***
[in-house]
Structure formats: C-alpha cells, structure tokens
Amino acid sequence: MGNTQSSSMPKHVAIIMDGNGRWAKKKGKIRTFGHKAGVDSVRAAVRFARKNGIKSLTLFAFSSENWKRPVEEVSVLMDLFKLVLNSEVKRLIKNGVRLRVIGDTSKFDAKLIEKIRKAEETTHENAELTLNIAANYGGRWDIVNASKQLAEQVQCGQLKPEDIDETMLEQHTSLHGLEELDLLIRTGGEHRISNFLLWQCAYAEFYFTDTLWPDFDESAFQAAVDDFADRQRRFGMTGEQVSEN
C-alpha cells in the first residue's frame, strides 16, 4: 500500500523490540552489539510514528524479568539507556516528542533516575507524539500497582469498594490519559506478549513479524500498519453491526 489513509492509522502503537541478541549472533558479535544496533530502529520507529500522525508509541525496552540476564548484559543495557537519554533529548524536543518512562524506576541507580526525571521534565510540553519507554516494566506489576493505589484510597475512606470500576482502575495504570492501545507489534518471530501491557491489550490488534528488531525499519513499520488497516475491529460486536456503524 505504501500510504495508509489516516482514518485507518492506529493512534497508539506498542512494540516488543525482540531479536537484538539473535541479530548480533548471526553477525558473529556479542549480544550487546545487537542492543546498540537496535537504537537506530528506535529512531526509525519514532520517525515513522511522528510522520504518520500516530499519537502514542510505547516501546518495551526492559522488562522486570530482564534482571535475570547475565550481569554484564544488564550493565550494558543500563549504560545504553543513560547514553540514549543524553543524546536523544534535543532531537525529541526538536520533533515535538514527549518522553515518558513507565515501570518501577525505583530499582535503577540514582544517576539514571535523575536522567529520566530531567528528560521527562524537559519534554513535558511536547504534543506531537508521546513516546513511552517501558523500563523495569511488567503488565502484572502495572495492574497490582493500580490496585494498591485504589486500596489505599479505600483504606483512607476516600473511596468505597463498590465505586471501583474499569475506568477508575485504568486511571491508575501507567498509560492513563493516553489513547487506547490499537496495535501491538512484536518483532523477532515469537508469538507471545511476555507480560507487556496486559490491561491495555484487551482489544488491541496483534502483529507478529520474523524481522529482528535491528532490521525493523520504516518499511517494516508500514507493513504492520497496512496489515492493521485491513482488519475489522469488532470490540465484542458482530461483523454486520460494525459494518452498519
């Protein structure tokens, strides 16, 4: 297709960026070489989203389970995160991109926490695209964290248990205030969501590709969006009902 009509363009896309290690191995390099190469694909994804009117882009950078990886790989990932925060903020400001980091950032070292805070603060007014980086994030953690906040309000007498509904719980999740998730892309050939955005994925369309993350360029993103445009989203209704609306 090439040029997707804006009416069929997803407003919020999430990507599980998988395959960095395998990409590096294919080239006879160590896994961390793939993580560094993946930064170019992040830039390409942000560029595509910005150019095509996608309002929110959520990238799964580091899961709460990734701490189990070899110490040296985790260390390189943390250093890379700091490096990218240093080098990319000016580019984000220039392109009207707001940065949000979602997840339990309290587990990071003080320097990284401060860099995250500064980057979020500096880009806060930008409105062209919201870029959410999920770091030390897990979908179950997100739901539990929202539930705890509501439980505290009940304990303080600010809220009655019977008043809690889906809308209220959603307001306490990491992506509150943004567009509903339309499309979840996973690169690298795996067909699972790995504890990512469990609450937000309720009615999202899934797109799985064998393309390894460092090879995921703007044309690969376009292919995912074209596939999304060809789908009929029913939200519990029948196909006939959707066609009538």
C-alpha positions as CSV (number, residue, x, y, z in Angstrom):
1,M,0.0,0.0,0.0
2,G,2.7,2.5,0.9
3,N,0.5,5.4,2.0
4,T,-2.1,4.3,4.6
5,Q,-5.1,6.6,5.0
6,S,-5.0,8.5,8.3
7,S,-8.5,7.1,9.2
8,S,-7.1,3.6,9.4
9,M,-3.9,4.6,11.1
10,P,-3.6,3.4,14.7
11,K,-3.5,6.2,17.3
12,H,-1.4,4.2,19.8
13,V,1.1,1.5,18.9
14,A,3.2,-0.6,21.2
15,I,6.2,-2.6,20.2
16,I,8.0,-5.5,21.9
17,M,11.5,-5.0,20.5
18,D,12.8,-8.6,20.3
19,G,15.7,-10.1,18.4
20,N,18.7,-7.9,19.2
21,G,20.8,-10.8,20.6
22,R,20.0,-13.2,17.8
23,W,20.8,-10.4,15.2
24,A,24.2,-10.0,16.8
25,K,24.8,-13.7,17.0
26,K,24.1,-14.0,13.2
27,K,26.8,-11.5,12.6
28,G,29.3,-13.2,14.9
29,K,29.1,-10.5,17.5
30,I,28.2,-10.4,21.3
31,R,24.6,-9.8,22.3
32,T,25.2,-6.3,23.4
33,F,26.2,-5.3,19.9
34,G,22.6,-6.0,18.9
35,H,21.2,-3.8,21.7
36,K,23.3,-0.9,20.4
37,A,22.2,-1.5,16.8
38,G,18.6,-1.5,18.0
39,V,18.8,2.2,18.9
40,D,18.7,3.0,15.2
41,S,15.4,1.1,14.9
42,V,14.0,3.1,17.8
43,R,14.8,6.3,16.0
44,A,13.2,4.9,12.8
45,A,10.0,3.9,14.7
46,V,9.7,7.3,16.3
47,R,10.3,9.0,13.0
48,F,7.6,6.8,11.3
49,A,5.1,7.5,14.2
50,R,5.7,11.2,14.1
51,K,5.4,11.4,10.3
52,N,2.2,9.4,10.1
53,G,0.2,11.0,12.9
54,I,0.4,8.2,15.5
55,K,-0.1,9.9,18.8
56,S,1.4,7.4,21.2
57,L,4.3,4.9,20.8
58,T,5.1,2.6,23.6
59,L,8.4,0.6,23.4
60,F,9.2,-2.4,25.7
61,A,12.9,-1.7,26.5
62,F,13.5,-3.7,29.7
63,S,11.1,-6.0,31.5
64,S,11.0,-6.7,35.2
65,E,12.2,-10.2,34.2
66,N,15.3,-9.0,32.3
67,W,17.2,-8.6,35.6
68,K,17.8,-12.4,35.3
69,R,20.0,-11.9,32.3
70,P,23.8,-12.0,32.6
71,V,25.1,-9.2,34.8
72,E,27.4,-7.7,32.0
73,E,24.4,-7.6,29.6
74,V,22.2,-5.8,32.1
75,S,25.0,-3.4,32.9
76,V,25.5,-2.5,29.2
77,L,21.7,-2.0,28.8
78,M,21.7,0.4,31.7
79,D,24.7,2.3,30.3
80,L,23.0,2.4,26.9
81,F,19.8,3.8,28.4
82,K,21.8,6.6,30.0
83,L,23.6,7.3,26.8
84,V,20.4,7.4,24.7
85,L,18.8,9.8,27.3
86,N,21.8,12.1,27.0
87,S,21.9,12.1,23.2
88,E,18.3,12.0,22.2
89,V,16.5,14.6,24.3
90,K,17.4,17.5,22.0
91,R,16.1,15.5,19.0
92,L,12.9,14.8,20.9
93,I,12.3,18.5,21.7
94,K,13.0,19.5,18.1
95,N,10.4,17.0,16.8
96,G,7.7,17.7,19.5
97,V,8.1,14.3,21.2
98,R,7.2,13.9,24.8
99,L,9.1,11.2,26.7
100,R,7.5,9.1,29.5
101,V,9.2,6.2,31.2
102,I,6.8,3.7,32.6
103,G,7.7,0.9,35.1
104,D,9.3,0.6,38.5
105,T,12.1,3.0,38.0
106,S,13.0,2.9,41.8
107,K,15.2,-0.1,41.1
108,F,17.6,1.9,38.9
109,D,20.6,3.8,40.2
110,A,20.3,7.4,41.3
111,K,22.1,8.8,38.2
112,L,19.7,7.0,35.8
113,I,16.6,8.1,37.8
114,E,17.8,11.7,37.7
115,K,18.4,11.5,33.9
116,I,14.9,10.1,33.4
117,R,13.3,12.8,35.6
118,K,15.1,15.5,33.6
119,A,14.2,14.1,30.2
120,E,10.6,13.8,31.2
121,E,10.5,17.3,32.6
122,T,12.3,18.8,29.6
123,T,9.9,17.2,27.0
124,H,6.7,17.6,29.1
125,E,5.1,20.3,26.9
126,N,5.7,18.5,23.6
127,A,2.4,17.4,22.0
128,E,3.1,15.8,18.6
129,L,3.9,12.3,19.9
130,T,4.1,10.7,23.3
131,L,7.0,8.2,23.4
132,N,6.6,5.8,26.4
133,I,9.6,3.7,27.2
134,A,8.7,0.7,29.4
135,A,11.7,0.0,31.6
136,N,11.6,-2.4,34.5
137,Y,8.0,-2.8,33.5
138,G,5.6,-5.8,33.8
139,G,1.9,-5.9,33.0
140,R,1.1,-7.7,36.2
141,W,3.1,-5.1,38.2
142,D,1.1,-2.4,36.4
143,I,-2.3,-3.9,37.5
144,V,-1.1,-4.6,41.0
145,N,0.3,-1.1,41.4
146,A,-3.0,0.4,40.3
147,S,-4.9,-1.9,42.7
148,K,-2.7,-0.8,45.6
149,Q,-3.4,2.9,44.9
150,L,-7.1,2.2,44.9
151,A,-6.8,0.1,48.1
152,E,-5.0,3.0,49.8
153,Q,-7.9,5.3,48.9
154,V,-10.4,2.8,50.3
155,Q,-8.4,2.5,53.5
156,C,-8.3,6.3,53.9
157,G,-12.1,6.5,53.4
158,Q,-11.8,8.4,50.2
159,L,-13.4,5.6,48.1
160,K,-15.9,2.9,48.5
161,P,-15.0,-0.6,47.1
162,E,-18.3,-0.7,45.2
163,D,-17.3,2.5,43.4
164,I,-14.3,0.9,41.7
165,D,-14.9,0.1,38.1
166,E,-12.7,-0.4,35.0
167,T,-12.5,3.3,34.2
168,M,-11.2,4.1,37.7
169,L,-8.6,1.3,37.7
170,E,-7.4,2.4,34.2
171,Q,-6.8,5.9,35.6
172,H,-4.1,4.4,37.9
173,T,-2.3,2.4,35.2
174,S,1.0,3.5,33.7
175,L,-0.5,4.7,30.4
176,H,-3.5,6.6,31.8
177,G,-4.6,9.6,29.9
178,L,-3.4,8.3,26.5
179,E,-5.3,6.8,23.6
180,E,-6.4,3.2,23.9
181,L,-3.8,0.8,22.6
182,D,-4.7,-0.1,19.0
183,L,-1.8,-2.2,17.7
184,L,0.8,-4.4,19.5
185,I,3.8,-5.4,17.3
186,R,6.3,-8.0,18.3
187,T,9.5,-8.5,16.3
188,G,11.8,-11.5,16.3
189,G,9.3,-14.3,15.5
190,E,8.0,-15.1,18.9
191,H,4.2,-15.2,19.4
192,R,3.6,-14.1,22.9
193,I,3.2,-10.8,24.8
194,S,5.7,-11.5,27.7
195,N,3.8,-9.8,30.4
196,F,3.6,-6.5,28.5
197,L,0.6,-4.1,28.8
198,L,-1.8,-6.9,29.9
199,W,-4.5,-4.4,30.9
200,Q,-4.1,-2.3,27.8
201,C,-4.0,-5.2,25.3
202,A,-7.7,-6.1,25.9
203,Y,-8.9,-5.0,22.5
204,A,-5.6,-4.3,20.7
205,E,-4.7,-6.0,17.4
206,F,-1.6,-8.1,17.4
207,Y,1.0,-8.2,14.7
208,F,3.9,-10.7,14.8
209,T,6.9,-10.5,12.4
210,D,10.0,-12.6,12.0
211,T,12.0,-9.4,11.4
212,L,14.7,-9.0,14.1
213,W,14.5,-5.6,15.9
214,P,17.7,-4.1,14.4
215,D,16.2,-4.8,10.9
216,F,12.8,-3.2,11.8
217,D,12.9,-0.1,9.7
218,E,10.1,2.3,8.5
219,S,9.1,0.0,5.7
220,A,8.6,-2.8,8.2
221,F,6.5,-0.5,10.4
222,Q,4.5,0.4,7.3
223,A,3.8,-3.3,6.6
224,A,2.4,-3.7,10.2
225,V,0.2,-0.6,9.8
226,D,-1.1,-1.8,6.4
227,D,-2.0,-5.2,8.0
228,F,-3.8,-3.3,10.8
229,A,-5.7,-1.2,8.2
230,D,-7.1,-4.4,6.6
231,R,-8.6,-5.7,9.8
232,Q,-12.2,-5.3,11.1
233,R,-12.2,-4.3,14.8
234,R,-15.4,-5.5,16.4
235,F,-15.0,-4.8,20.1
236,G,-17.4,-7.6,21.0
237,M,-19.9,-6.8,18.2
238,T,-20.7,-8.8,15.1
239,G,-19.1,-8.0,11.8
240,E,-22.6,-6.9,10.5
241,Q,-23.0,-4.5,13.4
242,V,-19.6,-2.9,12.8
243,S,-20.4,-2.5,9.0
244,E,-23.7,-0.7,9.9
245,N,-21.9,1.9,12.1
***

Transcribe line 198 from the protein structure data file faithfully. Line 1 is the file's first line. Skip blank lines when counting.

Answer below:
192,R,3.6,-14.1,22.9